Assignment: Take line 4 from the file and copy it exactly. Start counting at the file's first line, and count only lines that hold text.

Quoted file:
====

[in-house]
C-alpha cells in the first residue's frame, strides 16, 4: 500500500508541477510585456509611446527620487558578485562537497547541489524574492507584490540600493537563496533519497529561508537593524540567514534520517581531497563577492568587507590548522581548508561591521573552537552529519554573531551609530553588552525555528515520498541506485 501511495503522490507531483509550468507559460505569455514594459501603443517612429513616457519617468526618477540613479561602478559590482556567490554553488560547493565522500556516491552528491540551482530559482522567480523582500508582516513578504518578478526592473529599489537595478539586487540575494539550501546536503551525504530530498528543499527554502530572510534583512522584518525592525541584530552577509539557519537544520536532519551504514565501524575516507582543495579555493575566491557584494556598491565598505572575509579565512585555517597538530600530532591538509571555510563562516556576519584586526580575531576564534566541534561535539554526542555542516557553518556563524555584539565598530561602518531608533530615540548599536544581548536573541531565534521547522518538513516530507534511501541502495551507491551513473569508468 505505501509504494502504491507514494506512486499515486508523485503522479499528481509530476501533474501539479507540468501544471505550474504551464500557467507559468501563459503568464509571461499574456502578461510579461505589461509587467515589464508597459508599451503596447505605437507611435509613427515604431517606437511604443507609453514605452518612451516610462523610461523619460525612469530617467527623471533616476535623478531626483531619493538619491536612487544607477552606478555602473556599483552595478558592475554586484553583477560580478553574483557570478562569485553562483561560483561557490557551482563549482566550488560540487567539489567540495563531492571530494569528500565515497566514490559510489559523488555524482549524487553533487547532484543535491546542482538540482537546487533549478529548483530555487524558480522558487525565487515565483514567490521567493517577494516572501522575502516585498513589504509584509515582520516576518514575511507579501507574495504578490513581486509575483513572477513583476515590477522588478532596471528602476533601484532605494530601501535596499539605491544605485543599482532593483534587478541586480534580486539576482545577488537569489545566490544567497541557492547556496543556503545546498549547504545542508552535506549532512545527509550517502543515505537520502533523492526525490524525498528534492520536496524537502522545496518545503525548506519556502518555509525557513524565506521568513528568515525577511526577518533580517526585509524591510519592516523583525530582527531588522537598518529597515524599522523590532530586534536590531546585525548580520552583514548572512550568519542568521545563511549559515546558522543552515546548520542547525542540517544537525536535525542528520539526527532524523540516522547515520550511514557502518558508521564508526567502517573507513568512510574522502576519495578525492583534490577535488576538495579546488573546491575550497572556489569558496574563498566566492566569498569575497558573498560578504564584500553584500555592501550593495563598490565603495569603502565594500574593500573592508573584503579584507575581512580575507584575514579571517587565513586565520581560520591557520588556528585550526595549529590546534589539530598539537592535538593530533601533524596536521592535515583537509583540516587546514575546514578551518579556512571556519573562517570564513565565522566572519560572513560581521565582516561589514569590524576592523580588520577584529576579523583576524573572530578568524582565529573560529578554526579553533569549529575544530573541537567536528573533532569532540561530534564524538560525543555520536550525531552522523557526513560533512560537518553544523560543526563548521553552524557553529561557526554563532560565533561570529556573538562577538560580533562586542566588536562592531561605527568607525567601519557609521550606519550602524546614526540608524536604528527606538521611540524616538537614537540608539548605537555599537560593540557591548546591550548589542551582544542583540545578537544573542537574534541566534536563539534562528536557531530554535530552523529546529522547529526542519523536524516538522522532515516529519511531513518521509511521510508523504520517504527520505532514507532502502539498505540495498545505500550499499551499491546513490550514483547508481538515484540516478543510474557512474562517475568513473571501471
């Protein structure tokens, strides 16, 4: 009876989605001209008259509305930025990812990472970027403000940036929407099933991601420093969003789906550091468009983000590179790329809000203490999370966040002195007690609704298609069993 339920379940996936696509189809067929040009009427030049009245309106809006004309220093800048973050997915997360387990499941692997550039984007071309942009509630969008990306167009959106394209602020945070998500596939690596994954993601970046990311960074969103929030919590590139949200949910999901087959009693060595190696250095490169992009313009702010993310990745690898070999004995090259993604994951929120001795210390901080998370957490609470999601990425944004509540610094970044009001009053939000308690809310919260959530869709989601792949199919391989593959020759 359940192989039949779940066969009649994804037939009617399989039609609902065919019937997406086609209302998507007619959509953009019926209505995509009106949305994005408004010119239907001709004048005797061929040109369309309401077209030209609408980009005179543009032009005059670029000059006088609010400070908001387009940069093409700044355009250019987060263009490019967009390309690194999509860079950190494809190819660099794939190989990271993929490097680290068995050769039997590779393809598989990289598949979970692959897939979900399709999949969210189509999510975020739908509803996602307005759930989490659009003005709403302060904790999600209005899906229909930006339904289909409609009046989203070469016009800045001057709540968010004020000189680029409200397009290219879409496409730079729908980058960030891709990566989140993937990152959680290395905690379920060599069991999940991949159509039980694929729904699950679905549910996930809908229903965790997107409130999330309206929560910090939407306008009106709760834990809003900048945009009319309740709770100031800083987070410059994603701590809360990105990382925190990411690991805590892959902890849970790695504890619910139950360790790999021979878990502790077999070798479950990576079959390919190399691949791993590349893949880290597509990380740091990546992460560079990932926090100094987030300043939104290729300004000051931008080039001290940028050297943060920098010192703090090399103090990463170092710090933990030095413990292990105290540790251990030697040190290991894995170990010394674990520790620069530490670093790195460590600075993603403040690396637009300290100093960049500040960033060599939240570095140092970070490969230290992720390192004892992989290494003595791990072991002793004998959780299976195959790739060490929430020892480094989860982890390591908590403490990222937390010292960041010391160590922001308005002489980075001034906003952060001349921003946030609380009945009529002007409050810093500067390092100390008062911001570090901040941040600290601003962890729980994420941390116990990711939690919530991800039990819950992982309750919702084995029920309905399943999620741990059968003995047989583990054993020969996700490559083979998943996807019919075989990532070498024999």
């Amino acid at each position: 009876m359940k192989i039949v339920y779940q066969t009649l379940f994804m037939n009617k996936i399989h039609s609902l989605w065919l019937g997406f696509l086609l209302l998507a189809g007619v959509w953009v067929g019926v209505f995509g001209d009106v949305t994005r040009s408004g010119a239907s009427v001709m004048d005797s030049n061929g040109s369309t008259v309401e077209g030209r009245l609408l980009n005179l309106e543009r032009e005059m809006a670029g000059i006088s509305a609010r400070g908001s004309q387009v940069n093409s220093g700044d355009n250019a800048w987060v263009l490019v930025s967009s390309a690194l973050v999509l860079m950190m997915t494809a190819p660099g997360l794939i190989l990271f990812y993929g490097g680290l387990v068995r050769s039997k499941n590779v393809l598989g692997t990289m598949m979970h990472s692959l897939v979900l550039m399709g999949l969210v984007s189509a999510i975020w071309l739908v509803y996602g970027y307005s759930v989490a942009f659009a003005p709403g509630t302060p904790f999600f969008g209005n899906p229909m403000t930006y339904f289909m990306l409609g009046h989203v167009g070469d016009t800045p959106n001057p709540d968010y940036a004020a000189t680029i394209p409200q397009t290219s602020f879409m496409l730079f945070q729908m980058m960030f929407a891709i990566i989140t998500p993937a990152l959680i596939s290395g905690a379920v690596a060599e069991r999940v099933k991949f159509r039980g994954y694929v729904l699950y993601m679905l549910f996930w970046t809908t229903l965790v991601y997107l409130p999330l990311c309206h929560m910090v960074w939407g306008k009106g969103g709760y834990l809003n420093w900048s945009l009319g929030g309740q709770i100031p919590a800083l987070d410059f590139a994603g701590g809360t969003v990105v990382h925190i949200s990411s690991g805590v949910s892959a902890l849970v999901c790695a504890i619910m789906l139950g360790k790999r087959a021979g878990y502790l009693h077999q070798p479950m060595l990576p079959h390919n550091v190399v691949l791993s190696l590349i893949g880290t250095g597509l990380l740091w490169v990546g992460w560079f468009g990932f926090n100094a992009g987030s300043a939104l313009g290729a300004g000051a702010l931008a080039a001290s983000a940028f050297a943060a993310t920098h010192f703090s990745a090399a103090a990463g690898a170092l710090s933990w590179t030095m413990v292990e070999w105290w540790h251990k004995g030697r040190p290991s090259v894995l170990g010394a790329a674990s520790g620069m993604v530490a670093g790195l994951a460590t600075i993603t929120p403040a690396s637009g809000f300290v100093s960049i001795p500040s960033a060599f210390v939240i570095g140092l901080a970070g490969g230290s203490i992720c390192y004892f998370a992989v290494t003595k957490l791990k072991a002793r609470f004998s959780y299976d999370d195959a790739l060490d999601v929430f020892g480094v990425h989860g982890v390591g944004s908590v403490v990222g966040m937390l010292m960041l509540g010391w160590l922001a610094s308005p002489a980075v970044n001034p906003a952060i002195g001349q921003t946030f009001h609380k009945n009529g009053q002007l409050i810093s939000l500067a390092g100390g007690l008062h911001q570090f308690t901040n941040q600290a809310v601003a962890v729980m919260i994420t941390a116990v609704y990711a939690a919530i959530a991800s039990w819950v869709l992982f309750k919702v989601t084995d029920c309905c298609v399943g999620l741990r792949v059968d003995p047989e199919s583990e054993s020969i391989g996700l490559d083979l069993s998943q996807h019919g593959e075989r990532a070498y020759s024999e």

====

């Amino acid at each position: 009876m359940k192989i039949v339920y779940q066969t009649l379940f994804m037939n009617k996936i399989h039609s609902l989605w065919l019937g997406f696509l086609l209302l998507a189809g007619v959509w953009v067929g019926v209505f995509g001209d009106v949305t994005r040009s408004g010119a239907s009427v001709m004048d005797s030049n061929g040109s369309t008259v309401e077209g030209r009245l609408l980009n005179l309106e543009r032009e005059m809006a670029g000059i006088s509305a609010r400070g908001s004309q387009v940069n093409s220093g700044d355009n250019a800048w987060v263009l490019v930025s967009s390309a690194l973050v999509l860079m950190m997915t494809a190819p660099g997360l794939i190989l990271f990812y993929g490097g680290l387990v068995r050769s039997k499941n590779v393809l598989g692997t990289m598949m979970h990472s692959l897939v979900l550039m399709g999949l969210v984007s189509a999510i975020w071309l739908v509803y996602g970027y307005s759930v989490a942009f659009a003005p709403g509630t302060p904790f999600f969008g209005n899906p229909m403000t930006y339904f289909m990306l409609g009046h989203v167009g070469d016009t800045p959106n001057p709540d968010y940036a004020a000189t680029i394209p409200q397009t290219s602020f879409m496409l730079f945070q729908m980058m960030f929407a891709i990566i989140t998500p993937a990152l959680i596939s290395g905690a379920v690596a060599e069991r999940v099933k991949f159509r039980g994954y694929v729904l699950y993601m679905l549910f996930w970046t809908t229903l965790v991601y997107l409130p999330l990311c309206h929560m910090v960074w939407g306008k009106g969103g709760y834990l809003n420093w900048s945009l009319g929030g309740q709770i100031p919590a800083l987070d410059f590139a994603g701590g809360t969003v990105v990382h925190i949200s990411s690991g805590v949910s892959a902890l849970v999901c790695a504890i619910m789906l139950g360790k790999r087959a021979g878990y502790l009693h077999q070798p479950m060595l990576p079959h390919n550091v190399v691949l791993s190696l590349i893949g880290t250095g597509l990380l740091w490169v990546g992460w560079f468009g990932f926090n100094a992009g987030s300043a939104l313009g290729a300004g000051a702010l931008a080039a001290s983000a940028f050297a943060a993310t920098h010192f703090s990745a090399a103090a990463g690898a170092l710090s933990w590179t030095m413990v292990e070999w105290w540790h251990k004995g030697r040190p290991s090259v894995l170990g010394a790329a674990s520790g620069m993604v530490a670093g790195l994951a460590t600075i993603t929120p403040a690396s637009g809000f300290v100093s960049i001795p500040s960033a060599f210390v939240i570095g140092l901080a970070g490969g230290s203490i992720c390192y004892f998370a992989v290494t003595k957490l791990k072991a002793r609470f004998s959780y299976d999370d195959a790739l060490d999601v929430f020892g480094v990425h989860g982890v390591g944004s908590v403490v990222g966040m937390l010292m960041l509540g010391w160590l922001a610094s308005p002489a980075v970044n001034p906003a952060i002195g001349q921003t946030f009001h609380k009945n009529g009053q002007l409050i810093s939000l500067a390092g100390g007690l008062h911001q570090f308690t901040n941040q600290a809310v601003a962890v729980m919260i994420t941390a116990v609704y990711a939690a919530i959530a991800s039990w819950v869709l992982f309750k919702v989601t084995d029920c309905c298609v399943g999620l741990r792949v059968d003995p047989e199919s583990e054993s020969i391989g996700l490559d083979l069993s998943q996807h019919g593959e075989r990532a070498y020759s024999e």